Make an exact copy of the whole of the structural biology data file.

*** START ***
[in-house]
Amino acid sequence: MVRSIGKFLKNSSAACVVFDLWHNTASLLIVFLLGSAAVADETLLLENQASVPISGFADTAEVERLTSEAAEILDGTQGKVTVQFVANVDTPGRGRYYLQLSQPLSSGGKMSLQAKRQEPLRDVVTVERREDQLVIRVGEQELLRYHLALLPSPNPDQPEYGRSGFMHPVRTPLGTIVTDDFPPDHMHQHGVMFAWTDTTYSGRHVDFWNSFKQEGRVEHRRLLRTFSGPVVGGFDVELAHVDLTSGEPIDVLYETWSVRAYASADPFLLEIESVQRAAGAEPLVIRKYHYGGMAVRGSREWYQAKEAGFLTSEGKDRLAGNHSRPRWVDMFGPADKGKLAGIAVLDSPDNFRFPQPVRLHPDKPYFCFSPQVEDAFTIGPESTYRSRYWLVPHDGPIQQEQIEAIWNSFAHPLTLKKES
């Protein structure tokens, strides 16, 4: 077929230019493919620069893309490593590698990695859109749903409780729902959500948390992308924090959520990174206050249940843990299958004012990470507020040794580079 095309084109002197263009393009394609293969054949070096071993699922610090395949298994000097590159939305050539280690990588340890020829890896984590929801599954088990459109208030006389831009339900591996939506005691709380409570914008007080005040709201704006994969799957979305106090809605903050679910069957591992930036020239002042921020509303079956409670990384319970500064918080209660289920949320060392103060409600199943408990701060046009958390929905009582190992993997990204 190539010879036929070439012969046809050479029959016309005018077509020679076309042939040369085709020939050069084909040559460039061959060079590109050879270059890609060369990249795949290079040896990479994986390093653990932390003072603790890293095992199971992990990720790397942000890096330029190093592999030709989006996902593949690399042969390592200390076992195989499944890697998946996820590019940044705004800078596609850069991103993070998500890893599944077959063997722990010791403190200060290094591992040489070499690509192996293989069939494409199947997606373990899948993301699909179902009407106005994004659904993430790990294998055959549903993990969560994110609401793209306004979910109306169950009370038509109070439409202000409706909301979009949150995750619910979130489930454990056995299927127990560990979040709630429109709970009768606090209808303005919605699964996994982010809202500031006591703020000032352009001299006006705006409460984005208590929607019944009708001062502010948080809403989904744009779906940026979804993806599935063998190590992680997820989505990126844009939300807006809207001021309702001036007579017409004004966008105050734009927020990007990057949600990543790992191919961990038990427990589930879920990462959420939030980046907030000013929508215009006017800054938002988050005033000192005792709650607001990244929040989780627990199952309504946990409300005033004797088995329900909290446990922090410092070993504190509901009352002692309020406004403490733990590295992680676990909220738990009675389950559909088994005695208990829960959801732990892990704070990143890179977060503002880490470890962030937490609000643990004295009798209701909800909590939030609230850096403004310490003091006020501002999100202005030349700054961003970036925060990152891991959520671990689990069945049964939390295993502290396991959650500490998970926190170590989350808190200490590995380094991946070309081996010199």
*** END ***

[in-house]
Amino acid sequence: MVRSIGKFLKNSSAACVVFDLWHNTASLLIVFLLGSAAVADETLLLENQASVPISGFADTAEVERLTSEAAEILDGTQGKVTVQFVANVDTPGRGRYYLQLSQPLSSGGKMSLQAKRQEPLRDVVTVERREDQLVIRVGEQELLRYHLALLPSPNPDQPEYGRSGFMHPVRTPLGTIVTDDFPPDHMHQHGVMFAWTDTTYSGRHVDFWNSFKQEGRVEHRRLLRTFSGPVVGGFDVELAHVDLTSGEPIDVLYETWSVRAYASADPFLLEIESVQRAAGAEPLVIRKYHYGGMAVRGSREWYQAKEAGFLTSEGKDRLAGNHSRPRWVDMFGPADKGKLAGIAVLDSPDNFRFPQPVRLHPDKPYFCFSPQVEDAFTIGPESTYRSRYWLVPHDGPIQQEQIEAIWNSFAHPLTLKKES
């Protein structure tokens, strides 16, 4: 077929230019493919620069893309490593590698990695859109749903409780729902959500948390992308924090959520990174206050249940843990299958004012990470507020040794580079 095309084109002197263009393009394609293969054949070096071993699922610090395949298994000097590159939305050539280690990588340890020829890896984590929801599954088990459109208030006389831009339900591996939506005691709380409570914008007080005040709201704006994969799957979305106090809605903050679910069957591992930036020239002042921020509303079956409670990384319970500064918080209660289920949320060392103060409600199943408990701060046009958390929905009582190992993997990204 190539010879036929070439012969046809050479029959016309005018077509020679076309042939040369085709020939050069084909040559460039061959060079590109050879270059890609060369990249795949290079040896990479994986390093653990932390003072603790890293095992199971992990990720790397942000890096330029190093592999030709989006996902593949690399042969390592200390076992195989499944890697998946996820590019940044705004800078596609850069991103993070998500890893599944077959063997722990010791403190200060290094591992040489070499690509192996293989069939494409199947997606373990899948993301699909179902009407106005994004659904993430790990294998055959549903993990969560994110609401793209306004979910109306169950009370038509109070439409202000409706909301979009949150995750619910979130489930454990056995299927127990560990979040709630429109709970009768606090209808303005919605699964996994982010809202500031006591703020000032352009001299006006705006409460984005208590929607019944009708001062502010948080809403989904744009779906940026979804993806599935063998190590992680997820989505990126844009939300807006809207001021309702001036007579017409004004966008105050734009927020990007990057949600990543790992191919961990038990427990589930879920990462959420939030980046907030000013929508215009006017800054938002988050005033000192005792709650607001990244929040989780627990199952309504946990409300005033004797088995329900909290446990922090410092070993504190509901009352002692309020406004403490733990590295992680676990909220738990009675389950559909088994005695208990829960959801732990892990704070990143890179977060503002880490470890962030937490609000643990004295009798209701909800909590939030609230850096403004310490003091006020501002999100202005030349700054961003970036925060990152891991959520671990689990069945049964939390295993502290396991959650500490998970926190170590989350808190200490590995380094991946070309081996010199």